Sew-on and iron-on are the most common attachment methods for custom patches. One of those – or even a blend of them – works the best for a lot of people. For specialized applications however, alternative attachment styles are preferable. At Netpropatches.com, we provide customised patches to sew on or iron on. Our knowledgeable staff will help you choose the best one to suit your needs.
Velcro® hook-and-loop fasteners is one extremely popular choice. This alternative to conventional methods enables the rapid removal or change of patches as desired. This really is desirable for military as well as other uniforms, because it allows one particular patch to become moved to different garments. In addition, it allows removing patches in camouflage situations where brightly colored patches are certainly not permitted. You can even remove the patches once the garments are laundered.
Velcro fasteners are two-piece systems. One fastener strip is linked to the patch backing and also the other for the garment(s) where the patch will be worn. The strips are typically attached by traditional sewing or iron on methods.
Tape backing is definitely an alternative attachment style that’s easily removable, best restricted to short-term, temporary use. This is a great style for attaching patches to costumes, or for specific events like festivals. It will not withstand laundering.
Button Loopsare a basic fabric loop attached to the tops of patches. These encourage the patch to get hung from a button or lapel pin. There’s no sewing or ironing required. This style can also be popular for some uniform badges, and could be moved from one garment to another one.
The real key to deciding on the best patch attachment method for your needs is to locate a knowledgeable provider. At Netpropatches.com, we’re specialists in custom patches. Our experienced staff will work together with you to ensure you obtain the perfect patches and alternative attachment styles to meet your needs.
It appears as if just about everyone collects something. Whether it’s baseball trading pins, fountain pens, even old appliances, there’s something available for each and every collector. Many people find collecting patches to become fun, and enjoyable to trade and share.
It’s easy to see why. Custom embroidered patches are colorful, often with beautiful artwork. They serve as emblems of police and fire departments, Scouts, military units and many more organizations. That’s a part of exactly what makes patch collecting very popular.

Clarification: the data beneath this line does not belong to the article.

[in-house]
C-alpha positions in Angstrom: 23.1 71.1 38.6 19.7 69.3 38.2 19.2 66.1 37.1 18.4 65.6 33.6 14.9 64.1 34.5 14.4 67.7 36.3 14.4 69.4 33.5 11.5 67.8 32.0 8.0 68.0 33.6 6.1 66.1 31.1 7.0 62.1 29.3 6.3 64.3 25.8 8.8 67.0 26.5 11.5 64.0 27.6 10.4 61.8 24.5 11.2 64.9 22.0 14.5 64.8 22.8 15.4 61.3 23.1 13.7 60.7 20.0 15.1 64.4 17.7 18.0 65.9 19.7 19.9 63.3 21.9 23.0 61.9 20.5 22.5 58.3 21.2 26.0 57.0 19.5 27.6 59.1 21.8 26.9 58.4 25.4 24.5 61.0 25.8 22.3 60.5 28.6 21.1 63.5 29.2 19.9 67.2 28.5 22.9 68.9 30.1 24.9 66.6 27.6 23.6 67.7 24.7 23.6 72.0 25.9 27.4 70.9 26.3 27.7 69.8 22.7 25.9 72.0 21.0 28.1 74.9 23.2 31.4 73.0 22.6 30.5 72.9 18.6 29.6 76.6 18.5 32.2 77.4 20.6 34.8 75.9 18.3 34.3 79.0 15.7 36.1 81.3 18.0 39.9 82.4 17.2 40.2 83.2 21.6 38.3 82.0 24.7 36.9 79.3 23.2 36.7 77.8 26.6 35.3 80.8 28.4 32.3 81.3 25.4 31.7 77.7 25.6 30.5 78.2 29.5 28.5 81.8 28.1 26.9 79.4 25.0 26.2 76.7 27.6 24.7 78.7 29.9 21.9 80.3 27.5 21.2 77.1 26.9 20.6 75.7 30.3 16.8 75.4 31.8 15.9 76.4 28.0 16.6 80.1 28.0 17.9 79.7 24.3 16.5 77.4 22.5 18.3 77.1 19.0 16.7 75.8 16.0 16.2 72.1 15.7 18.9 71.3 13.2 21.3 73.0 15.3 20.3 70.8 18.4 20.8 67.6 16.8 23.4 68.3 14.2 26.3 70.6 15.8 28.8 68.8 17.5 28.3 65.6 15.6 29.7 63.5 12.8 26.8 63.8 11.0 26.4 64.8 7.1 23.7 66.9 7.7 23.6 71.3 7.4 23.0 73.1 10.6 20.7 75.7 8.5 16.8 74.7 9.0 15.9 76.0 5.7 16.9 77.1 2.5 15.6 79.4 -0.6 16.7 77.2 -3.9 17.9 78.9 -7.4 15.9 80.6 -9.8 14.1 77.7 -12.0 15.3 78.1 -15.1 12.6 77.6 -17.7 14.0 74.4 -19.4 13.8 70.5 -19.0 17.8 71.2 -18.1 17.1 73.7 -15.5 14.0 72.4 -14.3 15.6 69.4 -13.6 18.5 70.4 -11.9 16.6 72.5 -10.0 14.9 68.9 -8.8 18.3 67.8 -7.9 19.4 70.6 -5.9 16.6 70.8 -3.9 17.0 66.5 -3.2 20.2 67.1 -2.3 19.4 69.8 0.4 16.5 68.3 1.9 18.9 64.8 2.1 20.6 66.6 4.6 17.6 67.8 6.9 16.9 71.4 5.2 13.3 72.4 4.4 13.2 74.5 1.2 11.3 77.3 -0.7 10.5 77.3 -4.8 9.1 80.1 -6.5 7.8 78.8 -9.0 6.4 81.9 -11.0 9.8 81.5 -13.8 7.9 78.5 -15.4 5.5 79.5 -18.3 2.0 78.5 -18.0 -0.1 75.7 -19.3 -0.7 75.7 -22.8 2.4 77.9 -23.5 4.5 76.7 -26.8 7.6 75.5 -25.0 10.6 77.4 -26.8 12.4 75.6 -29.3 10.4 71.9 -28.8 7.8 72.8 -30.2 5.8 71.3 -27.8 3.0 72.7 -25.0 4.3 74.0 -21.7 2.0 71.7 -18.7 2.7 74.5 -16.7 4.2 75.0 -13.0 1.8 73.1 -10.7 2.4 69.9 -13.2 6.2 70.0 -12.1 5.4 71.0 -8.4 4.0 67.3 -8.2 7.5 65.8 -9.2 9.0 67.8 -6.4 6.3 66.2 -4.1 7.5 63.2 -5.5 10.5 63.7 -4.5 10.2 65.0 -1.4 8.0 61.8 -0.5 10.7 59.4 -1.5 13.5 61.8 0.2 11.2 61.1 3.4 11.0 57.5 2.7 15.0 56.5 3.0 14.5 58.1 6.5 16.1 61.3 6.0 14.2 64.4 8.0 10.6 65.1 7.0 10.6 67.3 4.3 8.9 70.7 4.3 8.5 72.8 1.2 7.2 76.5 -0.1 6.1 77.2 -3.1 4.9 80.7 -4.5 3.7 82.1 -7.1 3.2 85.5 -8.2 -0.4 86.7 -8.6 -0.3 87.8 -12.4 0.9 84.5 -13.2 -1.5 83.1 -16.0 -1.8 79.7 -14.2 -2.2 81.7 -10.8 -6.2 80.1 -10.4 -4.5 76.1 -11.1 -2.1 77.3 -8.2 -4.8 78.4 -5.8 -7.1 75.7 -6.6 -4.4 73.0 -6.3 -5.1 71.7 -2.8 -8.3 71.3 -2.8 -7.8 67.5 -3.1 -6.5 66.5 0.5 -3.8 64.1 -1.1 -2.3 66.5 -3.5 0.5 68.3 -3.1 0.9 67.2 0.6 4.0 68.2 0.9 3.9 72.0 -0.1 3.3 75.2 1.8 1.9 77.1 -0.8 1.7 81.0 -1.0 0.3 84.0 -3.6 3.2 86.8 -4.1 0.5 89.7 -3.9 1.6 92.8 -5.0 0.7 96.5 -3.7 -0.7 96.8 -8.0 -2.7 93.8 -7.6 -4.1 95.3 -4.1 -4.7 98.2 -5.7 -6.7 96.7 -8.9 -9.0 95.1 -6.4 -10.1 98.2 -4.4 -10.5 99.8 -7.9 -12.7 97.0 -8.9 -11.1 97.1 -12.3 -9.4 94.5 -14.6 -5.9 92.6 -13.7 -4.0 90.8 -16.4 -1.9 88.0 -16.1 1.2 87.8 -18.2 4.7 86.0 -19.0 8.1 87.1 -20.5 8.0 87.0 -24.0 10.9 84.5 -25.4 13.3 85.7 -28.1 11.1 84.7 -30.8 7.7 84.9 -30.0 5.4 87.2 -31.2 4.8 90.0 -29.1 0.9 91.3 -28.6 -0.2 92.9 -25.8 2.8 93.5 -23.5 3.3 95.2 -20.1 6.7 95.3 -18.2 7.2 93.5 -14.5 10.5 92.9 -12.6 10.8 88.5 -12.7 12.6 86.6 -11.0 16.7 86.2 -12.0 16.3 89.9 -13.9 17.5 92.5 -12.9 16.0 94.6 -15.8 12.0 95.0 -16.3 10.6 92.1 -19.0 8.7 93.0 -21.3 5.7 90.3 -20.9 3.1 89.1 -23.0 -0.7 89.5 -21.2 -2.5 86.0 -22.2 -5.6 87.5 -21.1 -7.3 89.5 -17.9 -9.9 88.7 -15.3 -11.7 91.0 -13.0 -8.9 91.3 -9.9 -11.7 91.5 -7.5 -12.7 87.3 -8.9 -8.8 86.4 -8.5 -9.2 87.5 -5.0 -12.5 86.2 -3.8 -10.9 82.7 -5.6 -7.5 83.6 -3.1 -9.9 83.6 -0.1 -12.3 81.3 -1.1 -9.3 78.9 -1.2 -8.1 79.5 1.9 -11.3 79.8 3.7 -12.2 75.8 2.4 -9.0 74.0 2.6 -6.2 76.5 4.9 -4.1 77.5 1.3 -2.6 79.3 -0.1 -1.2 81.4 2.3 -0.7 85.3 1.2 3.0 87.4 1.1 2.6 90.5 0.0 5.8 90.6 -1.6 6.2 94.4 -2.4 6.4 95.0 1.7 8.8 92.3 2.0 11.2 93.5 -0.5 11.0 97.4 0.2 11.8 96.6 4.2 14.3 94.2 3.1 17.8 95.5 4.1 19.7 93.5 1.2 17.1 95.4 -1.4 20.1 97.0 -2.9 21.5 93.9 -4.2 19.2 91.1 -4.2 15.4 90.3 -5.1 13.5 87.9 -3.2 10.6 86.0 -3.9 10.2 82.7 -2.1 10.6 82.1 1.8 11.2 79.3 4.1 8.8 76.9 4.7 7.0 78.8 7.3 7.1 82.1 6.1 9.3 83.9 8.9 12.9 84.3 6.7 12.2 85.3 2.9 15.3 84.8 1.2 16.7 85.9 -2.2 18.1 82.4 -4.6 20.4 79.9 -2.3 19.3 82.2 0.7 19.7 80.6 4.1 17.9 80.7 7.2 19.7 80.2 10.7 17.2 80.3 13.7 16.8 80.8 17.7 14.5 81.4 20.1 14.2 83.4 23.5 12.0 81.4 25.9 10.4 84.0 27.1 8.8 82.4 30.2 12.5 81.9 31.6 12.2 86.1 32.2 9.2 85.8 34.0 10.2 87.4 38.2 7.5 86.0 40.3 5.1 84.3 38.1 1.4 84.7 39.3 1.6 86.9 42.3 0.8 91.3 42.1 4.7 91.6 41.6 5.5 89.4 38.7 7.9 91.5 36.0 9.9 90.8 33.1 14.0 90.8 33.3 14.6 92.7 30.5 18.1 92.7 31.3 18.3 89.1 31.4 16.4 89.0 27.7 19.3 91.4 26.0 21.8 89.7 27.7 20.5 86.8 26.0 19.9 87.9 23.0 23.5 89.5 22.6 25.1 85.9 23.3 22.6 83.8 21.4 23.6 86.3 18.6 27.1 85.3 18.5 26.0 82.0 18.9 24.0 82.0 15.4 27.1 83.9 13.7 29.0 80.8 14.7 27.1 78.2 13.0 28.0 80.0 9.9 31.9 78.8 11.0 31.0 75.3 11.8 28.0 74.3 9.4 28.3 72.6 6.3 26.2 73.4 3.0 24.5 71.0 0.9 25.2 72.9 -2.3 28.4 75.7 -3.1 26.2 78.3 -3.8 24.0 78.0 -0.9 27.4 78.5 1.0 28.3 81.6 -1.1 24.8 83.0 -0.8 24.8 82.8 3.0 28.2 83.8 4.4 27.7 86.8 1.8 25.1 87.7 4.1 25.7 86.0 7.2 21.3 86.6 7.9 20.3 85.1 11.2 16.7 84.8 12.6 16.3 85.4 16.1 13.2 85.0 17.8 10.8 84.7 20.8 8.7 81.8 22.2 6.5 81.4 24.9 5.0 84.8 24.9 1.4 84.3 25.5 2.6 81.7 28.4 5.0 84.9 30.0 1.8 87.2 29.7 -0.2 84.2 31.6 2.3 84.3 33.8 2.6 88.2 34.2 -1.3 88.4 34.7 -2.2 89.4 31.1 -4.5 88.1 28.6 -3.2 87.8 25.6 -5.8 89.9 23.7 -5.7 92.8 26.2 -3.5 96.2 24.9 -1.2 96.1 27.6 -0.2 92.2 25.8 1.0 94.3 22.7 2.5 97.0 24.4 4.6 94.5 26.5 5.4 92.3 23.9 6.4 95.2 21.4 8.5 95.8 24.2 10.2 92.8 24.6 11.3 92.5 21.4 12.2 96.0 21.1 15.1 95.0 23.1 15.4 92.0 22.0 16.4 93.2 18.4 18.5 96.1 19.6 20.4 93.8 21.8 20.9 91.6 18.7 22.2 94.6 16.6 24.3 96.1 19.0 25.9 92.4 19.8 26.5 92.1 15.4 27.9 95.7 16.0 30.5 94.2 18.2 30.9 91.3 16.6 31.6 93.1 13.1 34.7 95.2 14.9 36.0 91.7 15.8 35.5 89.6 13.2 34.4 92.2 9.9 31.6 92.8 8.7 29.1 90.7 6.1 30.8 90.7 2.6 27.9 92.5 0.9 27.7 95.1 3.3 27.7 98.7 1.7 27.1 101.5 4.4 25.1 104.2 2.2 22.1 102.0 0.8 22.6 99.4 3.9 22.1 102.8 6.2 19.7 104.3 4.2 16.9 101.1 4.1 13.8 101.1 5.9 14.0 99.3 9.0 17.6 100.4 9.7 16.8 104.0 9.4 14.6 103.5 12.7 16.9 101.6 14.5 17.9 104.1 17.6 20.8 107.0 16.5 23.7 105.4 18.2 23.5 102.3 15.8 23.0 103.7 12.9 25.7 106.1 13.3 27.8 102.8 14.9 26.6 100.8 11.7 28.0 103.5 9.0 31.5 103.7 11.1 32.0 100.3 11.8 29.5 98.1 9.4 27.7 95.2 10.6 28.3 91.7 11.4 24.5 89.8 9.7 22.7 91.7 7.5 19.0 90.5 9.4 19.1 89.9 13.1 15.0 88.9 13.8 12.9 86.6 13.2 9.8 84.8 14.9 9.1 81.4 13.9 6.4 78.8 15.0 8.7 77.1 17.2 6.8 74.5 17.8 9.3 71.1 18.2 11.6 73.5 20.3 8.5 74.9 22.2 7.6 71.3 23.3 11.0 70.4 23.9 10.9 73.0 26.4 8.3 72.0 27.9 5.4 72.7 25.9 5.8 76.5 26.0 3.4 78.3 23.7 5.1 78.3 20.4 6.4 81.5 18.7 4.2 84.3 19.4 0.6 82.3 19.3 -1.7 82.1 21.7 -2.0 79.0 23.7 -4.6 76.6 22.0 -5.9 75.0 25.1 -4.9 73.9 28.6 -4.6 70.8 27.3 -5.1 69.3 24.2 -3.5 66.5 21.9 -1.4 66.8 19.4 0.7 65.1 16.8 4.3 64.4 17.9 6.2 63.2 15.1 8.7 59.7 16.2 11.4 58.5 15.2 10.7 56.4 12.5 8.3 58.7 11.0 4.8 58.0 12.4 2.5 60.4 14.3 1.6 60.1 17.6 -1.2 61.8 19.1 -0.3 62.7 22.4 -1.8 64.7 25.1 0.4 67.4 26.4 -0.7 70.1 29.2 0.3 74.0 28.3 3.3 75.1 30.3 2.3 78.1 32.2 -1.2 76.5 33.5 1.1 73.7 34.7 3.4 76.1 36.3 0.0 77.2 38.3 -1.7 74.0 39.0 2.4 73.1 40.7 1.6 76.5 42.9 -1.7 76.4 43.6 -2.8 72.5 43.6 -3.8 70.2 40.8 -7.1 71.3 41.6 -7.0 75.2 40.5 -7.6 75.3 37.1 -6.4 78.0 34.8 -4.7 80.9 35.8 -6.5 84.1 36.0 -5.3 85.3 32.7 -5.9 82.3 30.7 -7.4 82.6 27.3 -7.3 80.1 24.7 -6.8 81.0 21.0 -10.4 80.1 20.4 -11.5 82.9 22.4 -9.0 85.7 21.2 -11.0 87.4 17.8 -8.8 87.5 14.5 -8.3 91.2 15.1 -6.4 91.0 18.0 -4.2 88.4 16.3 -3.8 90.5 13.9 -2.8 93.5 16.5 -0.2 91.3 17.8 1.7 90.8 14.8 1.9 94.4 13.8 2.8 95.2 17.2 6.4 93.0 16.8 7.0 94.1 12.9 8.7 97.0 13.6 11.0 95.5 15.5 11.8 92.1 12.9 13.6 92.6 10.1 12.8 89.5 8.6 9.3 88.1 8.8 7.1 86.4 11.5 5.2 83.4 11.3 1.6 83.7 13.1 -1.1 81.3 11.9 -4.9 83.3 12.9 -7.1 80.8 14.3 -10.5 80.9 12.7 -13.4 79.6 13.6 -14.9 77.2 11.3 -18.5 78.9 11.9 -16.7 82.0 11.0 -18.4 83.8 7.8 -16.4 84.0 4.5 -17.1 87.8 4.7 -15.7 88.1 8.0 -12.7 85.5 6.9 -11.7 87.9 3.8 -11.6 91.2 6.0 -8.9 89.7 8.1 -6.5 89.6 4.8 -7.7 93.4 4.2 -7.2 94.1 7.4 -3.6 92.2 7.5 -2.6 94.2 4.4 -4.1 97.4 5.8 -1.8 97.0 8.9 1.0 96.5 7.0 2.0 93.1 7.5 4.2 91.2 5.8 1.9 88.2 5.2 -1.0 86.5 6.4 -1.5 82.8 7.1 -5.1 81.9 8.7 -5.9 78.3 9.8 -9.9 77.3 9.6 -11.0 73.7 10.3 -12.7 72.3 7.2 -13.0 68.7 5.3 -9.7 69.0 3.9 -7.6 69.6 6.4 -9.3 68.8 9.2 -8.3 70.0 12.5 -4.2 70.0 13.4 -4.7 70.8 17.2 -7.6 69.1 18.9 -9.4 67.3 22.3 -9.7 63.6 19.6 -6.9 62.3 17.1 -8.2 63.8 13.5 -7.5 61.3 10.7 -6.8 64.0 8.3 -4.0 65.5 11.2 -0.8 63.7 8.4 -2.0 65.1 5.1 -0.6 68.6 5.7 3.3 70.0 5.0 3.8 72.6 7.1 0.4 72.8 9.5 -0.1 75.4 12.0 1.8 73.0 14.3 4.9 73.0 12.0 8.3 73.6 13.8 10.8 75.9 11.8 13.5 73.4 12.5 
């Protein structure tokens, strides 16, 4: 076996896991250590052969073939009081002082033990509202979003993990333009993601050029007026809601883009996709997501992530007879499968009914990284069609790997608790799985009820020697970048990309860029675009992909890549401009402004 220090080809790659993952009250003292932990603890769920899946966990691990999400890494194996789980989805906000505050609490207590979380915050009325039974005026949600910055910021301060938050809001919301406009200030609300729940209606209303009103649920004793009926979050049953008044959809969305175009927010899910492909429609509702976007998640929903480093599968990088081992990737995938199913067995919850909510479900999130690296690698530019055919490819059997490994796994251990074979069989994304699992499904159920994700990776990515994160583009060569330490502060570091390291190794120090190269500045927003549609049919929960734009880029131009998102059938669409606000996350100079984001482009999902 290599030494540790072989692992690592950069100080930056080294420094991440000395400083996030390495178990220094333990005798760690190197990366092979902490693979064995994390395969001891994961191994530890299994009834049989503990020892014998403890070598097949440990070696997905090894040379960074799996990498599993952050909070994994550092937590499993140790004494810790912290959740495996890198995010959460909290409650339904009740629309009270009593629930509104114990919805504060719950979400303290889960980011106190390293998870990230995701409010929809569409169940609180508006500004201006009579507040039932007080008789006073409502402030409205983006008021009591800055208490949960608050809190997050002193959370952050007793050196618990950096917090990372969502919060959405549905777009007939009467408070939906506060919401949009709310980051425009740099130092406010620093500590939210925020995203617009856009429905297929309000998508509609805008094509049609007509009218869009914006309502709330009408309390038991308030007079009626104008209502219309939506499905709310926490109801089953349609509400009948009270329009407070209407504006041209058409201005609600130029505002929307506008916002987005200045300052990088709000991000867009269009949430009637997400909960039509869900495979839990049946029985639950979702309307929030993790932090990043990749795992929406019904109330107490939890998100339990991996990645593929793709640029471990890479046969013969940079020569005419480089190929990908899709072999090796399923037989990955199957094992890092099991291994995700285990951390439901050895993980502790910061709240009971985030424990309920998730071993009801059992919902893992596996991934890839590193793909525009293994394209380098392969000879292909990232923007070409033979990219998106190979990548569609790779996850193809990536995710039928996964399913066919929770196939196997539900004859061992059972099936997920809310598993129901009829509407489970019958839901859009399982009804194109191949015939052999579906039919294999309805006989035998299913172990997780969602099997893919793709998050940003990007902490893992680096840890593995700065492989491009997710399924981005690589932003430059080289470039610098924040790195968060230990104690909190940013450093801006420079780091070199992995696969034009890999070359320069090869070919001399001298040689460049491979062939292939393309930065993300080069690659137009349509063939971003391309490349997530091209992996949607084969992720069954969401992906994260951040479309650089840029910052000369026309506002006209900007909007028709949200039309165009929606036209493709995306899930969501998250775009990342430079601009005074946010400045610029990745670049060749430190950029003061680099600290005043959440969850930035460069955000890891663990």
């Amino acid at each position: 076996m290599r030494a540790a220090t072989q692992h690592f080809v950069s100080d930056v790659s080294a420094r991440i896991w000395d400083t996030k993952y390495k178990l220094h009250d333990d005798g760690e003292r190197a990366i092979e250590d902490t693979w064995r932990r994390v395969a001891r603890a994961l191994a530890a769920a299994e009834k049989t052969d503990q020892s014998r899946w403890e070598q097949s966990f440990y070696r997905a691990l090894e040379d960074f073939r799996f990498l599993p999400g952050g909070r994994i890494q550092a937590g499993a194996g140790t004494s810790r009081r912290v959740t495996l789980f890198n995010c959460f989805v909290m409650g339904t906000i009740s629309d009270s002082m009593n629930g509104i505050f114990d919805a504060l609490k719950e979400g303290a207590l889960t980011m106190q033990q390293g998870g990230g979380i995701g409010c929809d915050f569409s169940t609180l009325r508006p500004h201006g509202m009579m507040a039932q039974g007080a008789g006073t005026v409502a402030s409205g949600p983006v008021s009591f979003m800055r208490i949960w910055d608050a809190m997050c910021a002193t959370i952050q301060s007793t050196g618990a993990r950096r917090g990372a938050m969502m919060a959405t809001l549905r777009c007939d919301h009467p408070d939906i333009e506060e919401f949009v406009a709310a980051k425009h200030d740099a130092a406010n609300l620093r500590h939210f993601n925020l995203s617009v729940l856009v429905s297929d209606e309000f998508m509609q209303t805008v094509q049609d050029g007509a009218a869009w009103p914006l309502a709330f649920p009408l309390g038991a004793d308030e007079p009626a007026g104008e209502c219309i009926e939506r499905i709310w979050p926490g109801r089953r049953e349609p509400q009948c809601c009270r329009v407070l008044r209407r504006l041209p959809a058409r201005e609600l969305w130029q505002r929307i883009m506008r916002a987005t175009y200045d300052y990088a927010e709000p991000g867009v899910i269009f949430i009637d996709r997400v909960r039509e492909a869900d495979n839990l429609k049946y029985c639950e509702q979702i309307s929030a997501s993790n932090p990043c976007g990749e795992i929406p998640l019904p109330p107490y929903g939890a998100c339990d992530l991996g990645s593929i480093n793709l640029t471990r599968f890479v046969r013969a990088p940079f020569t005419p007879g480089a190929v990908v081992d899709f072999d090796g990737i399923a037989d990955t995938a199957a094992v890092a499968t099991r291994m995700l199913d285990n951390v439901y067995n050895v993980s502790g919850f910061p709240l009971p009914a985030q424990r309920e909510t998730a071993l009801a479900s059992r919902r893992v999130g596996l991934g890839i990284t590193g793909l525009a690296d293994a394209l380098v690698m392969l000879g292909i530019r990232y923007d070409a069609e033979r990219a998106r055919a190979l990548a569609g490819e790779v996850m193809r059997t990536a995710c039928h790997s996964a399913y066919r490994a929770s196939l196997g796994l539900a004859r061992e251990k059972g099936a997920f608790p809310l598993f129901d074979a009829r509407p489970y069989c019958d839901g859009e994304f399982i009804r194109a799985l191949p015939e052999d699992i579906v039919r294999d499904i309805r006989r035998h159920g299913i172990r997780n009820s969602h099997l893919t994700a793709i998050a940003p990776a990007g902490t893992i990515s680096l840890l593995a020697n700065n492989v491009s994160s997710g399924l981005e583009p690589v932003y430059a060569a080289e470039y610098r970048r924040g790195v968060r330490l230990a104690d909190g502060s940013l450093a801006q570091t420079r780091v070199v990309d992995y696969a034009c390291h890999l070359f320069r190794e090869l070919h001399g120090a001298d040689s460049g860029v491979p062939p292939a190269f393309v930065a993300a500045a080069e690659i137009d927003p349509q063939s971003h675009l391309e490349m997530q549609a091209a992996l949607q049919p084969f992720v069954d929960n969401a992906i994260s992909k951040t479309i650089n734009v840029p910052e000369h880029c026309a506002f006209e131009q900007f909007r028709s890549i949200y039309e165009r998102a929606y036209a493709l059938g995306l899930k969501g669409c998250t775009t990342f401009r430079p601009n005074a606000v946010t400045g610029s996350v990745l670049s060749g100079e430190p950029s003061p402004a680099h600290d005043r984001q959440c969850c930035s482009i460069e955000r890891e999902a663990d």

Police and fire departments typically design their very own patches, or perhaps patches for different units inside the departments. Military units get their individual patch designs also. With all the vast variety of such organizations, there are numerous 1000s of unique patches to accumulate. One patch collector in Arizona states on his website which he has a lot more than 67,000 patches!
A lot of people start collecting patches young. Boy Scouts and Girl Scouts often start trading patches during their active involvement within the organizations. Many collect patches representing local or regional Scout gatherings, and others collect from national as well as international chapters. Quite often, those who start collecting patches as children continue the hobby into adulthood.
Military patches carry special meaning for people who serve. Many service members, both active duty and former, collect unit patches associated with their particular service or that relating to family and friends and friends. Each patch carries sentimental meaning unique towards the individual.
Some collectors “space out” with custom patches through the U.S. space program The first space mission patch was made by astronauts Pete Conrad and Gordon Cooper for their 1965 flight aboard Gemini V. Many more have followed.
Worth noting: During the early years, space mission patches were made of standard embroidered patch materials. After the Apollo 1 tragedy of 1967 that killed astronauts Virgil “Gus” Grissom, Roger Chaffee and Ed White, all patches flown aboard NASA missions happen to be manufactured from an exclusive fireproof cloth.
It’s not difficult to get patches and patch collectors. Scouting events, county fairs, flea markets, swap meets along with other events are fertile ground for locating patches to collect and trade. Online groups also provide a pkdrsd choice of patches, for both sale and trade. Enthusiast groups for patch collectors are a fantastic resource.
Antique stores are another great option. The real secret, however, is always to simply keep your eyes open. You can find great patches just about anywhere, sometimes in places you don’t expect. True collectors always are on the lookout for patches wherever they go!